In our previous post, Developing Decent Digital Distribution Solutions, Ip's What's Up reported about a Vanderbilt University class called "Stealing in Music City" where the students had to develop a new digital distribution system for the music industry. The three student groups presented their solutions last week Tuesday, December 2nd. The video of their presentations is now available on YouTube and VUCast.
The video itself is almost an hour long, and Ip's What's Up doubts many of its readers have time to watch the whole thing. We wanted to summarize the groups' projects for you. Unfortunately, the Nigerian internet didn't like that plan. So, we offer you a summary of the first group and most of the second group. (Our apologies to Group 3. We are sure you put a lot of effort into your project as well and will report on it as soon as we're able.)
Groups one and two each consisted of three, visibly nervous, first-year students. It is apparent from their presentations that they learned a lot about copyright and the music industry during their semester and that they put a lot of work into developing their solutions. We hope their professors are proud of them and will continue the seminar in the future.
The first group pulled ideas to improve the music industry from a variety of sources. They talked about revising the copyright law to make it easier for artists, consumers and labels to understand, particularly the areas relating to ownership, fair use and the public domain. That's probably good for everyone, except the attorneys.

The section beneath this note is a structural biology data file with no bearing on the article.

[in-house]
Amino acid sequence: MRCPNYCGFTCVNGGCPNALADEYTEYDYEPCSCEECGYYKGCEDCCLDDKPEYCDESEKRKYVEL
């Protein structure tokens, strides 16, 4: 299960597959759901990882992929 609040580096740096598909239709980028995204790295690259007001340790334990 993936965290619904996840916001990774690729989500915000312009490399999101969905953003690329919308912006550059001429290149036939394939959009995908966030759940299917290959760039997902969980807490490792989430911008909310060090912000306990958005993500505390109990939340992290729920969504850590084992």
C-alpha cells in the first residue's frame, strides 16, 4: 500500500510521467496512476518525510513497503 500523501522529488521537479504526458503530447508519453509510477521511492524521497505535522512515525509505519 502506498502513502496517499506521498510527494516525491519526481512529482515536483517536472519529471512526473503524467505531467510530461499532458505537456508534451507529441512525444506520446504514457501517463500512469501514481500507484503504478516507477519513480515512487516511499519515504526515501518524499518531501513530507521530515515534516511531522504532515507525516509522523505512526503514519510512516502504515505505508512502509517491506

On the production end, the group adopted the licensing model mentioned by David Byrne in a Wired.com article. Through the group's version of this model, artists could only license their recordings to a label for a limited time, rather than assigning the entire copyright to the label. (The label would not be allowed to own any masters.) The group adopted this plan because they believe labels play an important role in promoting artists but also think artists should have more say in their careers.
On the distribution side, the group incorporated two ideas supported by Professor Michael Bressman. (Professor Bressman teaches the IP Clinic at Vanderbilt law and visited the undergraduate class as a guest speaker.) The group suggested an increase in the number of legal online music distribution sites and that these sites should use monthly fees rather than per song payment arrangements. The group seemed unaware that there are more music download sites than iTunes, but perhaps that was just their example. [Some music sites: iTunes (the standard), eMusic (which is monthly subscribtions), amazon.com (drm free), napster (the newer, legal version), payplay.fm, puretracks, there are many more. Note: Some of these will not work outside the US.]
The group also looked at changing social norms, turning illegal downloading into something un-cool instead of something normal. The ideas here were a bit reminiscent of anti-drug and anti-gang programs (Downloading Abuse Resistance Education?), and made this Ipper feel rather old. Their suggestion: include internet safety and copyright in the existing elementary school computer classes. These classes already teach students how to type and use the internet; they should teach how to do it safely and legally.